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Old 01-02-2015, 06:31 AM   #1
Robert Hope
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Is there a Linux equivalent to Windows Explorer?


I am a lifelong Windows user (recently XP and 7), and Windows Explorer is the focal point of all my work. I use WE to manage all my files, the folders in which they are kept, to launch applications from individual files, to perform backups by dragging and dropping folders to external drives.

Without Windows Explorer I am lost. I cannot overstate its importance to my work productivity.

However, when I recently installed Ubuntu Desktop 14.04 LTS 32 bit on an old laptop my first action was to find the equivalent of WE. I was very disappointed by how crude it was.

Am I missing something? Is there a Linux AP out there which replicates all the superb functionality of Windows Explorer?

Without a WE equivalent I will find it very difficult to use Linux, so any guidance would be much appreciated.
 
Old 01-02-2015, 06:42 AM   #2
Head_on_a_Stick
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What exactly is missing from the functionality provide by nautilus?

I prefer thunar myself, but I only use a file manager for quick visualisation of the filesystem.

For all other tasks I tend to use the command line -- this is far more powerful & full-featured than even the "powershell" (lol) that is supplied with Windows.

I would advise that you become more familiar with BASH (or other shells -- I use zsh), I can almost guarantee your productivity will be increased in comparison to your experiences with WE.
http://mywiki.wooledge.org/BashGuide
 
Old 01-02-2015, 07:03 AM   #3
brianL
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There are plenty of file managers for Linux. Some depending on particular desktop environments or window managers, some not. Have a look at the File Manager section of the Member's Choice Awards for a list of them:
http://www.linuxquestions.org/questi...ar-4175528400/
 
Old 01-02-2015, 07:40 AM   #4
AnanthaP
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Quote:
I was very disappointed by how crude it was.
If you can share some details about what you found to "crude", we may be able to help you.

I found the explorer in ubuntu better in some aspects .eg:it automatically refreshes sorted lists of files when contents are changed. (I prefer my list view to be sorted in last accessed on top).

I think in some aspects, WE will score and in others linux will score. Linux isn't after all windoze.

OK
 
Old 01-02-2015, 08:06 AM   #5
cepheus11
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Dolphin from KDE is an even-better replacement for windows explorer: Breadcrumb display, find by typing letters, navigation by directional keys, archive integration. When I am on windows, working with explorer, I miss some of dolphin's features: Dual-window mode, console integration, expandable items in details-view.
 
Old 01-02-2015, 08:28 AM   #6
odiseo77
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I agree with cepheus11 -- Dolphin is a complete file manager with a lot of functionalities. The only downside is that it's not independent from KDE (its desktop environment), so you'd have to switch to KDE.
 
Old 01-02-2015, 08:32 AM   #7
veerain
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pcmanfm of LXDE is also an option.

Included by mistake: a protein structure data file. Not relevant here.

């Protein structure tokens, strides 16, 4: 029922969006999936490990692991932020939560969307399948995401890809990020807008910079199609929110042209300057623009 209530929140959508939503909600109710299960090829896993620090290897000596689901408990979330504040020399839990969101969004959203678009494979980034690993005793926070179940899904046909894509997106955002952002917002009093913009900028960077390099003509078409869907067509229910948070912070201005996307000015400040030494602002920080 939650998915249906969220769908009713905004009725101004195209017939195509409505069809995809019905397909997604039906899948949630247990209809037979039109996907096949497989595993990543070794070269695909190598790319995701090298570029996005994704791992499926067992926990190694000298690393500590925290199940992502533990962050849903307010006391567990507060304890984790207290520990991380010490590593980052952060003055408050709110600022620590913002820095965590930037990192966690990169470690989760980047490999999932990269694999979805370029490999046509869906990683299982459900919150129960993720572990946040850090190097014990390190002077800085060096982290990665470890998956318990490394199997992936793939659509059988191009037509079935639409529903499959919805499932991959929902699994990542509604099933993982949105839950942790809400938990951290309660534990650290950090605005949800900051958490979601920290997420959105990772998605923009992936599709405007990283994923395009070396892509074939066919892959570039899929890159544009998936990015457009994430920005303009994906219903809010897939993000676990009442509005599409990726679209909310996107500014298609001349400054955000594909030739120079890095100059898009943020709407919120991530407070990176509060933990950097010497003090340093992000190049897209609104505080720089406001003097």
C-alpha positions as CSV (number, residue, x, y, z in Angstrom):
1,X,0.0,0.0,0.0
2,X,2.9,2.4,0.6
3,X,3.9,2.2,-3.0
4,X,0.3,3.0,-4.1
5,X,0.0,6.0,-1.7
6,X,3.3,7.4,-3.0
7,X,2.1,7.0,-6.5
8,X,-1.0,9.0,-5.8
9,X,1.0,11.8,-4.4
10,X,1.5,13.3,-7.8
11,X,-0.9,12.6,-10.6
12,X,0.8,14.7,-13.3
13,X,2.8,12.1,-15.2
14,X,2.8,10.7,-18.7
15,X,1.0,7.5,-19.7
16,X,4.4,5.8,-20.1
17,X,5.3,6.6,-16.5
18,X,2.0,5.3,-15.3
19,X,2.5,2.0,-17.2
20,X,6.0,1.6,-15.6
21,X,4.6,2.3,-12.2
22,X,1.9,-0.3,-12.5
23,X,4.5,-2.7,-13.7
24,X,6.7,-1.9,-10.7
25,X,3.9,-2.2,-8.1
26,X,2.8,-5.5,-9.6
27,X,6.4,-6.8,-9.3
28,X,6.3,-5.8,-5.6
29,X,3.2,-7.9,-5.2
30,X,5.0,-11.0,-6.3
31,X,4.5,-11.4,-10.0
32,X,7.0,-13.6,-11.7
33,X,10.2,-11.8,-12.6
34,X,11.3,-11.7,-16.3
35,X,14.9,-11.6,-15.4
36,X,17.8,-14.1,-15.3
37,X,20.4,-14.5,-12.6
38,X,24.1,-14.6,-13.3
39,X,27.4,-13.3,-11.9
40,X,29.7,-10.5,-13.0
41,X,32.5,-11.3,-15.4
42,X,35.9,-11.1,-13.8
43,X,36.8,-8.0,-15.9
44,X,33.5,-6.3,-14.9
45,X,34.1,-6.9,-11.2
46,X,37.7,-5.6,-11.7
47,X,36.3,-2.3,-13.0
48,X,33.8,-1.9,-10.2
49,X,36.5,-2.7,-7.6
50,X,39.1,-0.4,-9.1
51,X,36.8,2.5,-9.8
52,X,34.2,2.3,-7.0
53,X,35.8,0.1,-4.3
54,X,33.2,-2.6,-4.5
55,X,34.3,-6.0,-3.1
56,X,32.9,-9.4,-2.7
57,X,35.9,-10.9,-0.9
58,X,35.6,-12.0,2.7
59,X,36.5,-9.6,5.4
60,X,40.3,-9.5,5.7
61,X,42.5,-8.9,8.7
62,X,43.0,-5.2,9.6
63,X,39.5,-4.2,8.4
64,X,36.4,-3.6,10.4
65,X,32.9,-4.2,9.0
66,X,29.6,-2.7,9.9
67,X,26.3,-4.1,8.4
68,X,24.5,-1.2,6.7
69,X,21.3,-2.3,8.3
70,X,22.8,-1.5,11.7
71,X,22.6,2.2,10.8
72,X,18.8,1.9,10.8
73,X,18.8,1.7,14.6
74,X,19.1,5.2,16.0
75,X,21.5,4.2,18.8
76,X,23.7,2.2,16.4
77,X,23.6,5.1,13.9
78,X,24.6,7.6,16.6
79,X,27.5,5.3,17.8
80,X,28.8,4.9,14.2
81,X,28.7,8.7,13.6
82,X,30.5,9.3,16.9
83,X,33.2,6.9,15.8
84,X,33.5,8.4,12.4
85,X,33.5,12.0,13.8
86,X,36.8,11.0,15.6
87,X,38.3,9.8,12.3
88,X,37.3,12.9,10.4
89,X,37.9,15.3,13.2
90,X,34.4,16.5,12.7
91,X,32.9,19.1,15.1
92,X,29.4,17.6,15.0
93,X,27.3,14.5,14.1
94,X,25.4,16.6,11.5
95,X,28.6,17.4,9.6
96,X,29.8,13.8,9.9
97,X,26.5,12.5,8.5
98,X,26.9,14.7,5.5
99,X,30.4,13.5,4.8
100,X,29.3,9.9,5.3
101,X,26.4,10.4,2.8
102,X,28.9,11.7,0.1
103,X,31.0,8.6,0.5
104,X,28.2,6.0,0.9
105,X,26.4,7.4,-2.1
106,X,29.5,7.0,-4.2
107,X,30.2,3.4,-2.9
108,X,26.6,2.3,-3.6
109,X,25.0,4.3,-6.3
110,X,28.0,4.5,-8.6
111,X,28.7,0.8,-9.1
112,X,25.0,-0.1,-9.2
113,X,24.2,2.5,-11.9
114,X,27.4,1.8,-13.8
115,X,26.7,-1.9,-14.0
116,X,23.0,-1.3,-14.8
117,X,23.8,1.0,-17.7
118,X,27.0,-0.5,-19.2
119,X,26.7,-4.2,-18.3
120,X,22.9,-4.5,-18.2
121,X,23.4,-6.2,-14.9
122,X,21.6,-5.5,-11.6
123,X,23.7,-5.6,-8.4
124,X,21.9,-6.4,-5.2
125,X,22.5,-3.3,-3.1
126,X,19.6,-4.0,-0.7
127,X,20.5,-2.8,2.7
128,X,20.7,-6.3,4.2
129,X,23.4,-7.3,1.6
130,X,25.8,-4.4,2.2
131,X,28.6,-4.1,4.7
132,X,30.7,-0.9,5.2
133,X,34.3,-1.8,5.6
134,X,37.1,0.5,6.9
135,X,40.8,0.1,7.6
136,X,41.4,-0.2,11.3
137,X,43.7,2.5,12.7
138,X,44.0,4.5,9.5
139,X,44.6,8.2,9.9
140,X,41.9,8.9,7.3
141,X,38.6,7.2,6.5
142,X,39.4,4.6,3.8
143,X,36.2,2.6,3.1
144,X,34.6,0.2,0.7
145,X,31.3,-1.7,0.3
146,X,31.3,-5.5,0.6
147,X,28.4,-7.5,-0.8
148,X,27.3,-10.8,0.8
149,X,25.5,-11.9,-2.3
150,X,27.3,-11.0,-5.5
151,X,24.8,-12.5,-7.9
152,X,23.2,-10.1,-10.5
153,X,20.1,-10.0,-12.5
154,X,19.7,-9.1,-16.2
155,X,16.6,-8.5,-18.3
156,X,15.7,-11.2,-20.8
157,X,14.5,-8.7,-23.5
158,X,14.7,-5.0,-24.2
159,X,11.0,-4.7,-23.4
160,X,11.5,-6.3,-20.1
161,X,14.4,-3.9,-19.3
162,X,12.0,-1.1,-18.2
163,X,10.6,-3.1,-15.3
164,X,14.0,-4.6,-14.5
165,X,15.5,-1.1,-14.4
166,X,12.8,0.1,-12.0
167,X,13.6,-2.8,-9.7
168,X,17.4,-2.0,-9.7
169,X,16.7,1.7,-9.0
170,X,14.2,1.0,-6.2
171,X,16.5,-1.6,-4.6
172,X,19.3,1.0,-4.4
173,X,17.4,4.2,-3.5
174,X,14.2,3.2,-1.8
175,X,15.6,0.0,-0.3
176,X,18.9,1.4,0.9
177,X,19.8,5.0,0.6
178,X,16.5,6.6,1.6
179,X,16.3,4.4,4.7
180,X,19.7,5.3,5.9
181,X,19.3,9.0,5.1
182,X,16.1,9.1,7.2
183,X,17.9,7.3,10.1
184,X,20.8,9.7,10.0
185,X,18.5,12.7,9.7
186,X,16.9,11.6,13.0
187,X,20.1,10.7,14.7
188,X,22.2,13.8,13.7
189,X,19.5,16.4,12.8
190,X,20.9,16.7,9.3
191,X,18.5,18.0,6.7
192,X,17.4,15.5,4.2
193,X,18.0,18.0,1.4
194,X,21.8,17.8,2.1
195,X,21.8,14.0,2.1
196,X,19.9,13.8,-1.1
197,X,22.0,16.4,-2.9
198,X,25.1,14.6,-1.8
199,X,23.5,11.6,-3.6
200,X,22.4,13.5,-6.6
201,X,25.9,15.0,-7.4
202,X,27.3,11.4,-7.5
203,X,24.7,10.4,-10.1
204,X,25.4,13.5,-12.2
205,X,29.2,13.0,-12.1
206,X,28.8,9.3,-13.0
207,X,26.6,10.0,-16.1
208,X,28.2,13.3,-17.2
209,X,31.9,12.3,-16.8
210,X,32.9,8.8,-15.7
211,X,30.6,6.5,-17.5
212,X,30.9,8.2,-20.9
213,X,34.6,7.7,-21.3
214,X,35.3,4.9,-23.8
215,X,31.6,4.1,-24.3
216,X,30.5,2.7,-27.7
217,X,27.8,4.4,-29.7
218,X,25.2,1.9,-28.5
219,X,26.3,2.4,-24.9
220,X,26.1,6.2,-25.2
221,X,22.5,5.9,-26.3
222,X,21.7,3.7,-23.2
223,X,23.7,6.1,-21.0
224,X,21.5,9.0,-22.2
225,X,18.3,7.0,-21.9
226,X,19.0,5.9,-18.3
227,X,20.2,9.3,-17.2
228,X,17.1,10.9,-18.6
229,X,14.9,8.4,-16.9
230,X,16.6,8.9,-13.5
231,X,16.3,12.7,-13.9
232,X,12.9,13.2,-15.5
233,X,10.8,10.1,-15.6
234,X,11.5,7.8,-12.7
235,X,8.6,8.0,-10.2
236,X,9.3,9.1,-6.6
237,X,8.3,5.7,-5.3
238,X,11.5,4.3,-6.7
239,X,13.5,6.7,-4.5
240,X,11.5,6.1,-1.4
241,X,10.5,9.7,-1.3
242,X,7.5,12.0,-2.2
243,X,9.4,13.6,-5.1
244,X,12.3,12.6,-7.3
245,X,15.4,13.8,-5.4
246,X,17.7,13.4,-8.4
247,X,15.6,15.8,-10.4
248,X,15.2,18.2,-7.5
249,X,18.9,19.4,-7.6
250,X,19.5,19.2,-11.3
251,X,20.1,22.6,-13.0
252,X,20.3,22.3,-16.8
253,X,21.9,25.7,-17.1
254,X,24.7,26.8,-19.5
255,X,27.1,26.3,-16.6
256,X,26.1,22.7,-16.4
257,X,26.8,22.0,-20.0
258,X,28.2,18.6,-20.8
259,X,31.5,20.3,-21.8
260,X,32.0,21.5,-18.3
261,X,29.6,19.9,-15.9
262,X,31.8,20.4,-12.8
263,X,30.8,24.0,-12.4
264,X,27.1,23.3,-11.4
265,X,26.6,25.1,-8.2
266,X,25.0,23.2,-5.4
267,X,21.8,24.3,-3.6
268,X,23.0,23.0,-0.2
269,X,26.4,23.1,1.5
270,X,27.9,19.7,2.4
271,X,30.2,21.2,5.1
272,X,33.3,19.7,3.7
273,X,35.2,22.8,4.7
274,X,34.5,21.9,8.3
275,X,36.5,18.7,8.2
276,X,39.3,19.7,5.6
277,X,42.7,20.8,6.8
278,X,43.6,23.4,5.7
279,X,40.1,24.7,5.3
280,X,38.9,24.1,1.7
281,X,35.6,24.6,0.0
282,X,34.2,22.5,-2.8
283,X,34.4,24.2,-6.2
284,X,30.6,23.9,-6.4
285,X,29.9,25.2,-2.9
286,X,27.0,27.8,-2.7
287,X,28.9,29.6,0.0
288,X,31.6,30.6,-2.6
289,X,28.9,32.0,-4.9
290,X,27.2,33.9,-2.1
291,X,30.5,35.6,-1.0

Old 01-02-2015, 08:48 AM   #8
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Having just looked at Ubuntu's file explorer I notice right off the bat that tree view isn't enabled by default and, when it is, it's in the right hand panel not the left. That, alone, would put me off without even trying anything else.
As above I would suggest you try Thunar as it allows that behaviour and, while it's not very flashy, tends to allow a lot of features, such as bulk renaming, which can be useful.
 
Old 01-02-2015, 09:17 AM   #9
Philip Lacroix
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Quote:
Originally Posted by odiseo77
Dolphin is a complete file manager with a lot of functionalities. The only downside is that it's not independent from KDE (its desktop environment), so you'd have to switch to KDE.
I disagree with the last statement. While Dolphin requires a few KDE base packages to be installed, it doesn't require you to switch to KDE itself. On the contrary, you can run it with, say, Xfce, WindowMaker or Fluxbox. It is also a very lightweight application, hence it is suitable for dated or low-end machines. The same holds for Konqueror and other KDE applications: I can run them on a first-generation Pentium IV, or even a Pentium III, and still have a quite decent responsiveness.

Last edited by Philip Lacroix; 01-02-2015 at 09:20 AM. Reason: typo
 
Old 01-02-2015, 09:17 AM   #10
cepheus11
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Quote:
Originally Posted by odiseo77 View Post
...dolphin... The only downside is that it's not independent from KDE (its desktop environment), so you'd have to switch to KDE.
Not exactly - KDE applications run on other desktops. Of course, they require some parts of KDE to be installed, but the package manager should take care of that when the dolphin package is requested. The first start of a "foreign-desktop"-application can be slower, because the "foreign" libraries have to be read from disk for the first time.

Desktop integration of dolphin will be not as good as in KDE though, because dolphin doesn't have access to the metadata storage of nepomuk/baloo etc.
 
Old 01-02-2015, 09:17 AM   #11
cynwulf
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Quote:
Originally Posted by Robert Hope View Post
Without Windows Explorer I am lost. I cannot overstate its importance to my work productivity.
There is no sense in anyone recommending alternatives if you are completely dependent on a particular file manager which happens to be proprietary and exclusive to a particular OS.

So the answer is actually very simple: Use windows.
 
Old 01-02-2015, 09:24 AM   #12
m.a.l.'s pa